Moving averages (MA) remain widely used and are one of the most popular trend-following indicators for identifying trend reversals and the sustainability of trends. The moving average forms the basis for many other indicators, including Bollinger Bands and exponential moving averages.
The simple moving average (SMA) is the simplest of moving averages. The calculation is based on adding all the data and dividing the result by the number of periods to minimize the noise in the day-to-day price swings.
The exponential moving average (EMA) is like the SMA. The difference between the two moving averages is the calculation of the former focuses on the latest prices. For instance, if today is Friday, the EMA will give more weight to Thursday’s price than those from Monday.
An exponential moving average (EMA) Ribbon is a series of sequential exponential moving averages plotted on a chart, with the different moving averages creating a ribbon-like indicator. The periods of the moving averages can vary from short-term to long-term averages.
The resulting ribbon of averages provides traders an indication of both the trend direction and strength of the trend by analyzing the distance between moving averages and the angle of the acceleration.
Interpreting the EMA Ribbon is straightforward. If it is a primary uptrend with the price trading above the EMA ribbon and expanding, it signals a bullish condition. The bulls are in complete control. Buy or maintain long positions under this scenario.
The warning of a trend reversal occurs when the trend starts to fade. The first warning occurs when the price moves below the first moving average. When the price then moves below the second average it confirms the start of a selloff.
Another important focus is the width of the Exponential Ribbon. If all EMAs are trending in parallel and evenly spaced, this signals a solid trend. However, if the Ribbon is expanding and EMAs are widening over time, this warns that the current trend may be ending. If the ribbon is contracting and EMAs are getting closer together or even crossing, it can signal the start of a new trend.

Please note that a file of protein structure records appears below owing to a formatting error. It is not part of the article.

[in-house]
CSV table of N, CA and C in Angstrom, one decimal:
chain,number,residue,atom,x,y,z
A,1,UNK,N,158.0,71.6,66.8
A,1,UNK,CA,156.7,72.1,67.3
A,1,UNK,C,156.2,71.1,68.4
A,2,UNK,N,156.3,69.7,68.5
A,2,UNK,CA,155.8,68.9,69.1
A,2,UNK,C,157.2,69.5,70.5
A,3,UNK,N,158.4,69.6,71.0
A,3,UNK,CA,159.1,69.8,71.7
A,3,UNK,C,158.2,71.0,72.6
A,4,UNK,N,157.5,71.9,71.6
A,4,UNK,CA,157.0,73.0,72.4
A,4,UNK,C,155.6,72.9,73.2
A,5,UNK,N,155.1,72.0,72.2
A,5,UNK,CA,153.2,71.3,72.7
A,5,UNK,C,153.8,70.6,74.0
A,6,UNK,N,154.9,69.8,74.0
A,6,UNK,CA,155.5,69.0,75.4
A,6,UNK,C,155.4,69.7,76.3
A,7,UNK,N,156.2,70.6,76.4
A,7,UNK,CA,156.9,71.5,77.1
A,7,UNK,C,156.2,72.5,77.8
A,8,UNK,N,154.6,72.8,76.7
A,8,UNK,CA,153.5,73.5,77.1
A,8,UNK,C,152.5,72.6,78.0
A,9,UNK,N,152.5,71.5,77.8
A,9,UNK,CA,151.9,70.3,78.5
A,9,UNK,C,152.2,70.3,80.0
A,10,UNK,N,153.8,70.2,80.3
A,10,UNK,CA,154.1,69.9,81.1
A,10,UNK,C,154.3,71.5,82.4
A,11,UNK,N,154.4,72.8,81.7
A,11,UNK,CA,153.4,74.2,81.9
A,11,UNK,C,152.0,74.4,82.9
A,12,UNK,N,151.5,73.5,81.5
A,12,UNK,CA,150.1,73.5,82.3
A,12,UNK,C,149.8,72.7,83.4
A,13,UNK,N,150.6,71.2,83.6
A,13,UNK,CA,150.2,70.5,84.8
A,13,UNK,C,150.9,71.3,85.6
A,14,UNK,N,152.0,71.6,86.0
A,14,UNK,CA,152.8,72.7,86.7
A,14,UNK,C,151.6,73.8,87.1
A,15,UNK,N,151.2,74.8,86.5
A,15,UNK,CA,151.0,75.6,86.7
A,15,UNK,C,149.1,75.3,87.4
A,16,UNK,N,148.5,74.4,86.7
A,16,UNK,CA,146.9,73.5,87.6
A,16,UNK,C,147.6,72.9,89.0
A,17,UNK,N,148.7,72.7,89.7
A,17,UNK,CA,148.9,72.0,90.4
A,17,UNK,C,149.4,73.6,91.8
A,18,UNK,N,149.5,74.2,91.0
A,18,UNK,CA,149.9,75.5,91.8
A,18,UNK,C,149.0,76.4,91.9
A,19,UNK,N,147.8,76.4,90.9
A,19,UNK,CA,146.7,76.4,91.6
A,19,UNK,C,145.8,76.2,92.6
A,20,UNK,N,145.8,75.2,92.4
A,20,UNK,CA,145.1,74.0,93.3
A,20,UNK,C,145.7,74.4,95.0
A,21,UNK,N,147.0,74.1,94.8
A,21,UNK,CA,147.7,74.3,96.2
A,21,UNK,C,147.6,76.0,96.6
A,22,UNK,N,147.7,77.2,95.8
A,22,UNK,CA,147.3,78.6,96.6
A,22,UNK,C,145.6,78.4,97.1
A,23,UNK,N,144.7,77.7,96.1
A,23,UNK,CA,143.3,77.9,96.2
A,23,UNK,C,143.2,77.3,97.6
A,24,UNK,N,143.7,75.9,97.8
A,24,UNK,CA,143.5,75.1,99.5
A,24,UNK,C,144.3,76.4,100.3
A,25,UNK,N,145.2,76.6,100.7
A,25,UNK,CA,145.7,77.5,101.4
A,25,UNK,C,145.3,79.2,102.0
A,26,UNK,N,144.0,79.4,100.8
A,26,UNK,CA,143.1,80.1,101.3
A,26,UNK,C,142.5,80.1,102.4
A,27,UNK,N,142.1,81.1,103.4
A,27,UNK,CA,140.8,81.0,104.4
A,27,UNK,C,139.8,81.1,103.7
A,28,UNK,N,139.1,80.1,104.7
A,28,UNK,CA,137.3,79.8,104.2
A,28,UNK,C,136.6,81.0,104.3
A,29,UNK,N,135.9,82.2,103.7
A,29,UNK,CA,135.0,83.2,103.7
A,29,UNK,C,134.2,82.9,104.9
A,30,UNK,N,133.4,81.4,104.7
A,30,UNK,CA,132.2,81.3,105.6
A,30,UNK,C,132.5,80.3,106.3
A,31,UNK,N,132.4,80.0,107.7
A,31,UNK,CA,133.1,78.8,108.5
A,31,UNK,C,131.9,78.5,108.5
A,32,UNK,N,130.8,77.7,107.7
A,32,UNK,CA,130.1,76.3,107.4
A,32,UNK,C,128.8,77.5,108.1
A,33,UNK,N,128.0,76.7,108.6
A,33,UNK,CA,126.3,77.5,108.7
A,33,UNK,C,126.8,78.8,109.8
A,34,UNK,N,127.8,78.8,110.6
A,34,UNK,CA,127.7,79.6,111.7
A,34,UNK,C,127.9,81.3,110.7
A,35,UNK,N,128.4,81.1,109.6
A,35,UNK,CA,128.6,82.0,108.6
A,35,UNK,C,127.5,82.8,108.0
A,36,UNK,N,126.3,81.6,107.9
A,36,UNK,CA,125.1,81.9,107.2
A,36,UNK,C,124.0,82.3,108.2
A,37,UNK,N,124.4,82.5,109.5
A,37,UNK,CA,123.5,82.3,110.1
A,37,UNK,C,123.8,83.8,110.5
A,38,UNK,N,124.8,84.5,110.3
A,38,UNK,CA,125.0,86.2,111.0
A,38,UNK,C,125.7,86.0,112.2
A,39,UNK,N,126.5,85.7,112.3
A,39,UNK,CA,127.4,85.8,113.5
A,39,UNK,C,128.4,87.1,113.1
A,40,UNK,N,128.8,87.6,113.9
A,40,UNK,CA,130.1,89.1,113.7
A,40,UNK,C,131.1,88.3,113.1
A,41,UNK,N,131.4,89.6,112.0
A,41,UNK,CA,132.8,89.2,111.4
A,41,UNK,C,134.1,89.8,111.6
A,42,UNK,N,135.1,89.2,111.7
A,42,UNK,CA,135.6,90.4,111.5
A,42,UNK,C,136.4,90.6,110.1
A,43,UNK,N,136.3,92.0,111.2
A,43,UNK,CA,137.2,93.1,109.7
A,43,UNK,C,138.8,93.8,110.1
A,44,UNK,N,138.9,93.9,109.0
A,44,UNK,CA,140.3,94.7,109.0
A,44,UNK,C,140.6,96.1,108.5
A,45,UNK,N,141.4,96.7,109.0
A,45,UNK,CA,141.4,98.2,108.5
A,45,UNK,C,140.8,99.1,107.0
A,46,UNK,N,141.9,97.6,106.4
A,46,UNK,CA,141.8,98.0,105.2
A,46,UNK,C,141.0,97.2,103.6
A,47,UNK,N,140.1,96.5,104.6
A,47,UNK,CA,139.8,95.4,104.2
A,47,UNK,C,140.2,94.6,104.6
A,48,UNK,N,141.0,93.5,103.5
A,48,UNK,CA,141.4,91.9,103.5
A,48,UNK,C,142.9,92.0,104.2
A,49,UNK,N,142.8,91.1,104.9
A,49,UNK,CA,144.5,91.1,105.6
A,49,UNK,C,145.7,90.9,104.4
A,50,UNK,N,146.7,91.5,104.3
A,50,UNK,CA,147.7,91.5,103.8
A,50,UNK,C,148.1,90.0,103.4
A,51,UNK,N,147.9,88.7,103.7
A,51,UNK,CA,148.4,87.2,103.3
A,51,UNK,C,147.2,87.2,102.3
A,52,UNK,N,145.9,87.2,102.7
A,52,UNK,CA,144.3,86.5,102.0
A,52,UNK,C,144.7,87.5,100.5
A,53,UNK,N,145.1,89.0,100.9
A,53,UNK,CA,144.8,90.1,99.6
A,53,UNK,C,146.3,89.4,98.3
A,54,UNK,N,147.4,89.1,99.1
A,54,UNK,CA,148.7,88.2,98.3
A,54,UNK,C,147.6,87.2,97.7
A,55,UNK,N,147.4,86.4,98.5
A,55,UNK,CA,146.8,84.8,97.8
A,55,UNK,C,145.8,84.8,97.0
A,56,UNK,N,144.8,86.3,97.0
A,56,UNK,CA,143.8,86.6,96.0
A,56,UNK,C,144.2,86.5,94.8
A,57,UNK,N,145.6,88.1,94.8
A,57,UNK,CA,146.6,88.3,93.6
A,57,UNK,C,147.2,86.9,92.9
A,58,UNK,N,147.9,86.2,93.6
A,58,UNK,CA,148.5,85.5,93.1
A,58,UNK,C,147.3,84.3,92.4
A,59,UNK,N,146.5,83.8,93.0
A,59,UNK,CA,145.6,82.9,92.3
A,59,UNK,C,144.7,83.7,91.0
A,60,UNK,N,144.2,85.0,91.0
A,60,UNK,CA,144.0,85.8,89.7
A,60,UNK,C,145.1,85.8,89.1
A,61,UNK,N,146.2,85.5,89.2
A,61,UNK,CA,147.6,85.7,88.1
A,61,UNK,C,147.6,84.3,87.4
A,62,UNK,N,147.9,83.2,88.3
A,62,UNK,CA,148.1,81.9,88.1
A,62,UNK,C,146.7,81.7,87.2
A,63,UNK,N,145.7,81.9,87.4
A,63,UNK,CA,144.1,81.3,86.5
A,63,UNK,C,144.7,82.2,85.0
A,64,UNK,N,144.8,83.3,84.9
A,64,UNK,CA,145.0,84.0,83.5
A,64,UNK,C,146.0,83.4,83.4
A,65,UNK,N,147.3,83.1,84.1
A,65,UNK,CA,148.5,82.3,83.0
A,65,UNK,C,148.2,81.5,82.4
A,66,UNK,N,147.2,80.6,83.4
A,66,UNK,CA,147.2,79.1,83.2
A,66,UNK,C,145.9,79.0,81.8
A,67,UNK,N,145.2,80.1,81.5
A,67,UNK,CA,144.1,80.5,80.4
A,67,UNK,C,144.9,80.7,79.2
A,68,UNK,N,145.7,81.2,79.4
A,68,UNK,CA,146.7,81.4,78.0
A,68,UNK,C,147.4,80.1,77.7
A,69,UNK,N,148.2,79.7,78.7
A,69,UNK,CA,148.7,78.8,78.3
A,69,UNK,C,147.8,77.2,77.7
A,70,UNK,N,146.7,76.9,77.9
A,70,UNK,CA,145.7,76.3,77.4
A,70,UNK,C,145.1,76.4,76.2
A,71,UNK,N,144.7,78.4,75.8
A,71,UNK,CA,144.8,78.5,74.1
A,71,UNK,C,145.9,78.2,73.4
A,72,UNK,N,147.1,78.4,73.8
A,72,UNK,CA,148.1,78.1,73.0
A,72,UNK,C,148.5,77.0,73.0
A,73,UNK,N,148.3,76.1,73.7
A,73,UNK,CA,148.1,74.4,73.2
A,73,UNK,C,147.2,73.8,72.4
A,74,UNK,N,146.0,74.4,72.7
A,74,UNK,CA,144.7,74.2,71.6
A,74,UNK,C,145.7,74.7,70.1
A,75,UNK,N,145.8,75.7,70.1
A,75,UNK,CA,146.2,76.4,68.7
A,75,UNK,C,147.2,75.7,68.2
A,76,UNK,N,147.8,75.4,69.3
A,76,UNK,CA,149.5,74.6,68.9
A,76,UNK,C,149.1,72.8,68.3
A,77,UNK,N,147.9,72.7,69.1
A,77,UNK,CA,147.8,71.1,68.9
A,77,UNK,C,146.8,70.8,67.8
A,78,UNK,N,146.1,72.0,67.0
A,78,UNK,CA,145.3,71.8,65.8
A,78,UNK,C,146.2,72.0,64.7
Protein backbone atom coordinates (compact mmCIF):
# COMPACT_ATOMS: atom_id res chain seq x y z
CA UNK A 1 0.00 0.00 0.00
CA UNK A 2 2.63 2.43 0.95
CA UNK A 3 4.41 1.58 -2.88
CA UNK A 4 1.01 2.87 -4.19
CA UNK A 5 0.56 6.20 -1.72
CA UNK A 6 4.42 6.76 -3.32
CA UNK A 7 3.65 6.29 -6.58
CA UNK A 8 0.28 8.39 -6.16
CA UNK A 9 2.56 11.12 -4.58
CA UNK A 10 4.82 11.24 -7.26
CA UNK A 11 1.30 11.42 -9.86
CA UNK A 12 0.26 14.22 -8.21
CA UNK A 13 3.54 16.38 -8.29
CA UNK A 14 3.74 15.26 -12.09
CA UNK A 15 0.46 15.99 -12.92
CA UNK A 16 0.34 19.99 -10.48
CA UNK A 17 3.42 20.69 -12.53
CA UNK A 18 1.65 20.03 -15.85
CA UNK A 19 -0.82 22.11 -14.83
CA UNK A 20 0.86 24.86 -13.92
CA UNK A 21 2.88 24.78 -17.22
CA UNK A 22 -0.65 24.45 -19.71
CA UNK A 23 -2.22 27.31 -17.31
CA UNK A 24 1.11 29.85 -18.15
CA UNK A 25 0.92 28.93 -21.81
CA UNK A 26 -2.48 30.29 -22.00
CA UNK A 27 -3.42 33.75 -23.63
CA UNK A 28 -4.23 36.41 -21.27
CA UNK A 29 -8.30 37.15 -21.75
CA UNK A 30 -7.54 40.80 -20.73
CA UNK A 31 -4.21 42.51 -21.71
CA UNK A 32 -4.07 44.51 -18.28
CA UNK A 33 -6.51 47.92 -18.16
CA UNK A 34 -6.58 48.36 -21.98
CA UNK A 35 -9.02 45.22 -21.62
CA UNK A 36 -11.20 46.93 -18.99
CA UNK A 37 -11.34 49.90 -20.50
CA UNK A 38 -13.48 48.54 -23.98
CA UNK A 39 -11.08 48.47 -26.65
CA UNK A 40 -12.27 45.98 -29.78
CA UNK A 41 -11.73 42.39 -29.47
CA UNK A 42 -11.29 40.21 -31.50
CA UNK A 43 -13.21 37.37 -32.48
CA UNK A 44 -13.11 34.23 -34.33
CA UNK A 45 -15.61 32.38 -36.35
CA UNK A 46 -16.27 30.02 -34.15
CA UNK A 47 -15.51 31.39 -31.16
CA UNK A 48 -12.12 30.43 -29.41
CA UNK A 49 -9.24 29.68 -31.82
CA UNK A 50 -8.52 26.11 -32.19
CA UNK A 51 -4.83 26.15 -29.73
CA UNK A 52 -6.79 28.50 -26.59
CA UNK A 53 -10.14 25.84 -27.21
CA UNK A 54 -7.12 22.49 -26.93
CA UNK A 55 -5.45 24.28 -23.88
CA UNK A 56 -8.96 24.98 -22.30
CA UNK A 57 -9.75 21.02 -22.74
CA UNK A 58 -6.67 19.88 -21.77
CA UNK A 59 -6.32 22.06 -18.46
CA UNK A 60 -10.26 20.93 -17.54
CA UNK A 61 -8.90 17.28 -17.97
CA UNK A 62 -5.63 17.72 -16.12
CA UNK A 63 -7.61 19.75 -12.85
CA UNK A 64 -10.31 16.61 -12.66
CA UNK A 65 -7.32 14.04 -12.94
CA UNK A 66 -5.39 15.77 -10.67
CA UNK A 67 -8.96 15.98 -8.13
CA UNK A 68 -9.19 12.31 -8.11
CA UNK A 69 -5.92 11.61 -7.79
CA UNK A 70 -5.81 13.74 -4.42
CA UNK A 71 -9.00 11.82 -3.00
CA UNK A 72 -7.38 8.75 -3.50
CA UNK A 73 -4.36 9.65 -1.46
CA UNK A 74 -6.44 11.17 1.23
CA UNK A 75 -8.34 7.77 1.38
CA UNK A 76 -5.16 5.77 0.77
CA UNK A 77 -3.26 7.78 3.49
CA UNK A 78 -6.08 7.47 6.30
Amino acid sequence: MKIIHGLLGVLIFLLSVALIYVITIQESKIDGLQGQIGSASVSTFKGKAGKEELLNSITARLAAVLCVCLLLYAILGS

Like the two-moving averages crossover trading strategy (i.e., golden cross or death cross), the EMA moving averages can help to identify a trend reversal when the EMAs crossover.
One final point worth mentioning about the EMA Ribbon strategy, it can identify potential pivotal support and resistance zones.
The EMA Ribbon is an effective trend indicator that can confirm the health and duration of its primary trend. The expansions and contractions of the Ribbon can also signal strength and possible trend changes. Like other technical indicators, it is best to combine the EMA Ribbon strategy with other indicators and technical analysis techniques.
SPX EMA Ribbon Interpretation:
The SPX Index (SPX) shows the EMA Ribbon in a rising uptrend. The 10 EMAs are 20-periods at 4,099.73, 25-periods at 4,087.79, 30-periods at 4,077.97, 35-periods at 4,069.73, 40-periods at 4,062.58, 45-periods at 4,056.22, 50-periods at 4,050.45, 55-periods at 4,045.15, 60-periods at 4,040.26, and 65-periods at 4,35.75.
Around 10 points separate the shorter EMAs (i.e., 20, 25, 30). The longer EMAs (i.e., 65, 60, 55, 50, and 45) are evenly spaced by around 5 points.
Golden crosses occurred on 3/29/23 as the shorter EMAs first crossed above the longer EMAs, triggering the recent sharp SPX rally toward pivotal resistance near 4,195.44 (2/2/23 high).
However, the pace of the SPX uptrend has begun to slow, as evidenced by SPX stalling near 4,169.49 (4/18/23), signaling a consolidation phase or the start of a selloff.
Because the EMA Ribbon remains in an uptrend and continues to widen, it suggests further near-term gains are possible over the next few days, possibly into the end of the week/month.
Watch the 20-day EMA (4,099.73), as it is crucial initial trading support. A violation warns that the current trend may be ending if broken. A breakdown below the 25-day EMA (4,087.79) further confirms the trend reversal, at least from a near-term perspective.